Your advice to the United States has been to reach out directly to the Muslims affected by the earthquake. Why?
Once I heard of the earthquake, I immediately wrote that [Oct. 11] article for the Wall Street Journal. One of the things I’ve learned from being in the U.S. is that Americans usually look upon the world in the context of what the world means to them, so it’s best to frame an argument that way, even as a professor speaking to students of international relations. A lot of people who are interested in international relations are still America-centered. You don’t want to find out about the world just to find out about it. You always want to find out what that means for you. Every day in Iraq there are many casualties, and the American media only talks about the American casualties. [Pakistan] is a critical Islamic country. This is where Osama bin Laden is supposed to be hiding. It’s in the U.S. interest to be a bit quick about responding to this tragedy.
If the U.S., which is the world’s largest superpower and has maximum means, cannot deal with a natural disaster like Hurricane Katrina with 100 percent efficiency, how do you expect a country where one-third of the population lives on less than a dollar a day to deal with a catastrophe of this magnitude? [The article] was an attempt to explain that [sending aid to Pakistan] is not just about why are we giving our money.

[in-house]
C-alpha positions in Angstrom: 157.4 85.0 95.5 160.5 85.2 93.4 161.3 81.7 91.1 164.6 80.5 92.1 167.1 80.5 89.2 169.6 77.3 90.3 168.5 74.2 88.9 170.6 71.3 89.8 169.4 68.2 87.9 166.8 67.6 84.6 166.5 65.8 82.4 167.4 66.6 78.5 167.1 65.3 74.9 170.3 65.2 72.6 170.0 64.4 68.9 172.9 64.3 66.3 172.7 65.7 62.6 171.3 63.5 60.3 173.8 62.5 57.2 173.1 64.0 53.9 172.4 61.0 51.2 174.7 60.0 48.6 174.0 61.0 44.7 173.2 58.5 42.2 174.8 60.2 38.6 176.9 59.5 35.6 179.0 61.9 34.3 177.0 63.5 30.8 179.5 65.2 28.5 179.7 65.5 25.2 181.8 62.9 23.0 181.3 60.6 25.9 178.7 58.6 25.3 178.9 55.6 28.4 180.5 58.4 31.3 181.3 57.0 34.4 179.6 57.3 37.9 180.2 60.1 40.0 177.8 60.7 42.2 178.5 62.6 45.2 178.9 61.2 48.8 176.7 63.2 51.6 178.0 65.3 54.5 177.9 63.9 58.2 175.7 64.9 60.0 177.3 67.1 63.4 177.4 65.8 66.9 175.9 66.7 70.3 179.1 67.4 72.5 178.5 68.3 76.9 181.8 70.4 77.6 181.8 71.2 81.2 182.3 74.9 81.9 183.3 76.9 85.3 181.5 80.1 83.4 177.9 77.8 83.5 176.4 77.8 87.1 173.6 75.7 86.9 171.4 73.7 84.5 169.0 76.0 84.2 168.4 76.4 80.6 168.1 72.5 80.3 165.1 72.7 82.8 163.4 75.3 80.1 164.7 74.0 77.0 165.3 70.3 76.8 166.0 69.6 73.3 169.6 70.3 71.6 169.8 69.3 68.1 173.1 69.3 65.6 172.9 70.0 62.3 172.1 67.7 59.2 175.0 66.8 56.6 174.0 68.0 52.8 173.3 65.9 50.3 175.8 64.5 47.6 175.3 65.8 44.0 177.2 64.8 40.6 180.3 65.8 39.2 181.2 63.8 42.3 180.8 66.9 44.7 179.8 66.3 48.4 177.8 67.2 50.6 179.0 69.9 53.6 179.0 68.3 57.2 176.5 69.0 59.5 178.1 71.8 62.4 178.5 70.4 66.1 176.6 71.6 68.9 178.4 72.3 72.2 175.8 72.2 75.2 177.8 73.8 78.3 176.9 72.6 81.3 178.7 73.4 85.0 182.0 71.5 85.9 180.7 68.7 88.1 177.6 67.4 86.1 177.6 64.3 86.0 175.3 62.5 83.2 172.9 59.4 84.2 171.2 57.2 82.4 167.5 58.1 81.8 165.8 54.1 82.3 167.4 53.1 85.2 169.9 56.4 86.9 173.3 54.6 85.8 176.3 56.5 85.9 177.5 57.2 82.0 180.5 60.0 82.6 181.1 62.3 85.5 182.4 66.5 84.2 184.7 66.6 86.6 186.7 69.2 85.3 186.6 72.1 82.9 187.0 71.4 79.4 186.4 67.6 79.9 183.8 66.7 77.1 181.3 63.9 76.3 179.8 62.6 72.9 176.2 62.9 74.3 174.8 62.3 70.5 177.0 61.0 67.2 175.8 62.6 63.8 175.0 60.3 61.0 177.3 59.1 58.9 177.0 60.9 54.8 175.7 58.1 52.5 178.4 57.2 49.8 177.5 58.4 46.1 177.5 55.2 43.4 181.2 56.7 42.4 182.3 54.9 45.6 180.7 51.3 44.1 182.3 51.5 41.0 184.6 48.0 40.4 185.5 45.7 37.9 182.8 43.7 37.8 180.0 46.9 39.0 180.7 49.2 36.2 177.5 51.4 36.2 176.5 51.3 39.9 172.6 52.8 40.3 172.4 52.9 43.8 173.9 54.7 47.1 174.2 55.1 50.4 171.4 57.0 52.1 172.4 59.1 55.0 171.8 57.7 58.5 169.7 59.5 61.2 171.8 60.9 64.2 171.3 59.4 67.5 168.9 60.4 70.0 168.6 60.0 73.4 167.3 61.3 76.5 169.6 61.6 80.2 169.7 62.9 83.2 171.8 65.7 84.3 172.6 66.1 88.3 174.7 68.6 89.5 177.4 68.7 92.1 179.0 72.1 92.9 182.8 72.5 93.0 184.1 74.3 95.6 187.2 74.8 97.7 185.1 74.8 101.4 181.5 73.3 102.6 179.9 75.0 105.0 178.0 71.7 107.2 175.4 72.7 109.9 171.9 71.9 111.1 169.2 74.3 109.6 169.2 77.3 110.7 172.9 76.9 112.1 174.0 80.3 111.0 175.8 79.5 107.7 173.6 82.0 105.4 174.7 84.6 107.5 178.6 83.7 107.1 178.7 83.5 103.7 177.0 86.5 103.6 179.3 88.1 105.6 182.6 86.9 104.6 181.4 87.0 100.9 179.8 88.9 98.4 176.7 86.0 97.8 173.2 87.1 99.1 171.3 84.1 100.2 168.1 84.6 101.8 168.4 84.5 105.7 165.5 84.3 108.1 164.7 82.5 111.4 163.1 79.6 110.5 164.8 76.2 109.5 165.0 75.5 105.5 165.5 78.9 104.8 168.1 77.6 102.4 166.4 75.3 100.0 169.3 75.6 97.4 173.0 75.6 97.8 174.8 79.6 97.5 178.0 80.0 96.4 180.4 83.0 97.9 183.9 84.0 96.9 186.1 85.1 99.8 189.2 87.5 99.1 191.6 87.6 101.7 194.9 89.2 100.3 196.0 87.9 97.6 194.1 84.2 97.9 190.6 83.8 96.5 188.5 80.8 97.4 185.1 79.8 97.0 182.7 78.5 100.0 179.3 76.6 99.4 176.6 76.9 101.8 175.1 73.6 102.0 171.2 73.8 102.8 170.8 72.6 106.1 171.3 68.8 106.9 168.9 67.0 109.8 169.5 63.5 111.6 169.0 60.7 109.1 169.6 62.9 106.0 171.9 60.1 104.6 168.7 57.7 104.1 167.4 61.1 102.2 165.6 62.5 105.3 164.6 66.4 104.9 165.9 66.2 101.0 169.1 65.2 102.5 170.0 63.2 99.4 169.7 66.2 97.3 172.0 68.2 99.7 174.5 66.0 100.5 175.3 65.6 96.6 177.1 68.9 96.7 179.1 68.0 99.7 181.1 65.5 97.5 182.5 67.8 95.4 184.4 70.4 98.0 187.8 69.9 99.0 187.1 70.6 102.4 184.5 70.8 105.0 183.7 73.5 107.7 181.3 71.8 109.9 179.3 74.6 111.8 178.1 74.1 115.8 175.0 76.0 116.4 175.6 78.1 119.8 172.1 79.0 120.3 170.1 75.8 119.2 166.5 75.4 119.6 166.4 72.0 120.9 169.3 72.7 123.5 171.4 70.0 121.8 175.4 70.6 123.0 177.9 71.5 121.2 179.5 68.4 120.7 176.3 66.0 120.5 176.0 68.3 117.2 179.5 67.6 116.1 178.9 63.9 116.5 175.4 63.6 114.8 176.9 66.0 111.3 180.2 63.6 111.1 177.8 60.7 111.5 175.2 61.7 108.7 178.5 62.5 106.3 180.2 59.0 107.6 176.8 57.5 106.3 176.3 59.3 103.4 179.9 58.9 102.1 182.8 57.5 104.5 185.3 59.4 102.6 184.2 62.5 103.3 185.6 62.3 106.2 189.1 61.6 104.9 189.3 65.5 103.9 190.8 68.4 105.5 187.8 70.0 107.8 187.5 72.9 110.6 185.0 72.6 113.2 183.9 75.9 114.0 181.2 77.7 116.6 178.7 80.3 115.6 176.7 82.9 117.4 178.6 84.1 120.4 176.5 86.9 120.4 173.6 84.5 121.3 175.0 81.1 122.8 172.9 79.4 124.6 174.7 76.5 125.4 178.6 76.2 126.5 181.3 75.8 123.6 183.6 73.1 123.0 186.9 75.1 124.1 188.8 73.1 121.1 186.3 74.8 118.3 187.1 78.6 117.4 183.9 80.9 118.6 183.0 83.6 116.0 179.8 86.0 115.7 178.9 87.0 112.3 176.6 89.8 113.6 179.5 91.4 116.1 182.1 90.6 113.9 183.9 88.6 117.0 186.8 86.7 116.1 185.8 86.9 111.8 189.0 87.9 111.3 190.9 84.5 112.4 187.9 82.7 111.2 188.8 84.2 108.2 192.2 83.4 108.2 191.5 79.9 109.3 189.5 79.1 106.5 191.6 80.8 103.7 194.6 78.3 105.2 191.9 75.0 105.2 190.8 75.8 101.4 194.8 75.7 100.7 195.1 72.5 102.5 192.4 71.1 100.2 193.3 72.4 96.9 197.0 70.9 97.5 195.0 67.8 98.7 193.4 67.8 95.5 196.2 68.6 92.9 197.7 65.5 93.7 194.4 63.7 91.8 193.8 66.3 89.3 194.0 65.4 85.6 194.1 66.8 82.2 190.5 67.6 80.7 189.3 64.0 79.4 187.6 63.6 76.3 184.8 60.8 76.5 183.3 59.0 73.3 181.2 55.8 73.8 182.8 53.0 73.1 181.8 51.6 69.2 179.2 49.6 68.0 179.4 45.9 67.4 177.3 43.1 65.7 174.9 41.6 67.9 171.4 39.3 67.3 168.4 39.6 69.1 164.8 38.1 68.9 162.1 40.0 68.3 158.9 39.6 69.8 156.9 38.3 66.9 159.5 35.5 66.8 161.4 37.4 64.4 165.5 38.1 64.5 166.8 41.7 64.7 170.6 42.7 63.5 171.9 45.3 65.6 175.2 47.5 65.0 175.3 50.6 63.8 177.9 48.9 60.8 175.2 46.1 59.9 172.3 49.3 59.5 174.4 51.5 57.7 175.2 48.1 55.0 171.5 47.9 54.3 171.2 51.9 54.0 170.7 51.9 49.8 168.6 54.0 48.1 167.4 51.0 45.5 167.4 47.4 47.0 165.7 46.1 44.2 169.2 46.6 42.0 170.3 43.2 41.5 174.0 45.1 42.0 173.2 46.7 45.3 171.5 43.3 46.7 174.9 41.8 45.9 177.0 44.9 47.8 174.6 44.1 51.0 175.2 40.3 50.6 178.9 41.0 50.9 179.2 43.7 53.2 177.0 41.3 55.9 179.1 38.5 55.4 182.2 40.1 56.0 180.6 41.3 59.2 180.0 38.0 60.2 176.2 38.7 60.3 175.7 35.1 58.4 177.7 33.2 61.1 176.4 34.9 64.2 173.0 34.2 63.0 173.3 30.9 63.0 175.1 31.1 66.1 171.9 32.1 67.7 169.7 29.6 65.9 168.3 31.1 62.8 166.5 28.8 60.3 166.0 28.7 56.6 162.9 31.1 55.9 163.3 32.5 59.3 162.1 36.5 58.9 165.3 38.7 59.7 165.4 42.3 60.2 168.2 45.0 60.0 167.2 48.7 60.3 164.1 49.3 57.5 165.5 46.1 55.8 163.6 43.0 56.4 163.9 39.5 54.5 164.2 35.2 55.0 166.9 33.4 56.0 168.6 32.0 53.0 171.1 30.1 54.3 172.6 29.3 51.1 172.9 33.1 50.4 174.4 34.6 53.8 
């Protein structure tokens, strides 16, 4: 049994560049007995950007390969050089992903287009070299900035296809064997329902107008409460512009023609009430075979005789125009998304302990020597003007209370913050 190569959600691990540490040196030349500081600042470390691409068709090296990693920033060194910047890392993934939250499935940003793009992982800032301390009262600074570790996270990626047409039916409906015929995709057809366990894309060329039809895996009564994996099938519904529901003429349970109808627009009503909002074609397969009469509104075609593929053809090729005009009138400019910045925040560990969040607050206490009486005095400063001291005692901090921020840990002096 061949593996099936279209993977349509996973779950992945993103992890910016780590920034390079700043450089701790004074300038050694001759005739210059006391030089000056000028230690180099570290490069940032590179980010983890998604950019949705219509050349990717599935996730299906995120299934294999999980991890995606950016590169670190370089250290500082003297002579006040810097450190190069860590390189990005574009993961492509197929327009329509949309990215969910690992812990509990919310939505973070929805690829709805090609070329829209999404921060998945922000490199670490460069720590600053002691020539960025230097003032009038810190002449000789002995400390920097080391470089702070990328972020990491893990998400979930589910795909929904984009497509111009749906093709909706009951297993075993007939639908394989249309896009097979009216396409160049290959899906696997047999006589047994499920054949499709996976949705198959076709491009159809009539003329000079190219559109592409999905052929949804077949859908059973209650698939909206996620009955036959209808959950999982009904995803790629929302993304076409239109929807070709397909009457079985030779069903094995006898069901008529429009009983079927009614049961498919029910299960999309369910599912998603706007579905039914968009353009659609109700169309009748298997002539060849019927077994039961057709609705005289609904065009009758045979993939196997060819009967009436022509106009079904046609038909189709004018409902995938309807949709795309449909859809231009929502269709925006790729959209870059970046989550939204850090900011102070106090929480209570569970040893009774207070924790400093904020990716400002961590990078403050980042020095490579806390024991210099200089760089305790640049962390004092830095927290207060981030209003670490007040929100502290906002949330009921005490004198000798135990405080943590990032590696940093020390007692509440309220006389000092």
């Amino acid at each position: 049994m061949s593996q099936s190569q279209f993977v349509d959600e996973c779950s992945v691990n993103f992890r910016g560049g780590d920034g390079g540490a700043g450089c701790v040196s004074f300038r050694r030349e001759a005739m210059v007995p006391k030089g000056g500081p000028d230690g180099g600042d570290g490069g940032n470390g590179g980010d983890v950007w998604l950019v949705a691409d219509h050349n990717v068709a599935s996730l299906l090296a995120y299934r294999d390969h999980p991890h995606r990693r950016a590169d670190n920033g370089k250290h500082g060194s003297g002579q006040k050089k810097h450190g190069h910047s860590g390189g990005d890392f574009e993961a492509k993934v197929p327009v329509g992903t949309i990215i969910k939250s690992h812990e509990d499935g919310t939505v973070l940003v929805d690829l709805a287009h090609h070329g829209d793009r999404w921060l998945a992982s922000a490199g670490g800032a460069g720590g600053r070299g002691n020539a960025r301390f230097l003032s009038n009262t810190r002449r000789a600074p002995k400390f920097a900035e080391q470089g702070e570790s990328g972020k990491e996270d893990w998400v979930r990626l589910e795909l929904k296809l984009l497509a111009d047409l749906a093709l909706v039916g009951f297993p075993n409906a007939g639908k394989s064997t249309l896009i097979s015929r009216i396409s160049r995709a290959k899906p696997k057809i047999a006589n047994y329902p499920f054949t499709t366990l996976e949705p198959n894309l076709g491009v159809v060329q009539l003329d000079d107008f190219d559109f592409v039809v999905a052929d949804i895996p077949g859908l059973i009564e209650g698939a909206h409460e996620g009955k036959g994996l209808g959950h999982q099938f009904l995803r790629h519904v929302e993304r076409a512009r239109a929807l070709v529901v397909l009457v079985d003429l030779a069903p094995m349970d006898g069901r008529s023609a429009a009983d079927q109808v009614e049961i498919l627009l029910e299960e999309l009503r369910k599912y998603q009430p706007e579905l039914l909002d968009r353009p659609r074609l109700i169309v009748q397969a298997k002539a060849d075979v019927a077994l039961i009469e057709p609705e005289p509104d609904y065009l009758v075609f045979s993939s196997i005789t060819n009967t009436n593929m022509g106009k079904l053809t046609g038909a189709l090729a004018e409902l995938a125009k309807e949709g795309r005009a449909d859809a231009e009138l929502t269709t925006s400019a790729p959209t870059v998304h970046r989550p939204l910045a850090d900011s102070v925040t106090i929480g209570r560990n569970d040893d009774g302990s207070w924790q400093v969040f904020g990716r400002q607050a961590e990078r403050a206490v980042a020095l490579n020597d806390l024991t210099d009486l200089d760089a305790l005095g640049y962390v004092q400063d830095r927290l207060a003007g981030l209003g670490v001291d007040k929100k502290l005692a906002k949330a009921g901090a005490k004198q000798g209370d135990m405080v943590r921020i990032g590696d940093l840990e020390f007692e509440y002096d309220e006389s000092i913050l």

What drives Muslims’ perception of America?
The U.S. is very worried about its relationship with the Muslim world since 9/11, and rightly so. Rightly so. And it does not understand why this relationship is where it is. One of the factors (there are many), but an important one, is the total lack of communication between the U.S. and the people in the Muslim world. They are powerless, ruled by dictators. They like the idea of getting American assistance and being America’s only hope. How many times have we heard that this or that dictator is “America’s only hope,” [for reaching Muslim people.] He [the dictator] has a vested interest in keeping that country from falling to radicals. It’s a theme we hear again and again.
Maybe what the U.S. ended up doing, maybe inadvertently, is empowering people to be able to act as the intermediaries. It was a requirement of the cold war, but that has now become an albatross. And the U.S. ends up propping up various dictators’ regimes and monarchies in the Muslim world. Even with all the Bush talk about democracy, there’s a long way to go. It’s still more important for the U.S. to take the people into the calculation. In an age of global democracy, think about what American policy means to the man in the street in a different country. There is a chance for the U.S. to reach out to the ordinary people.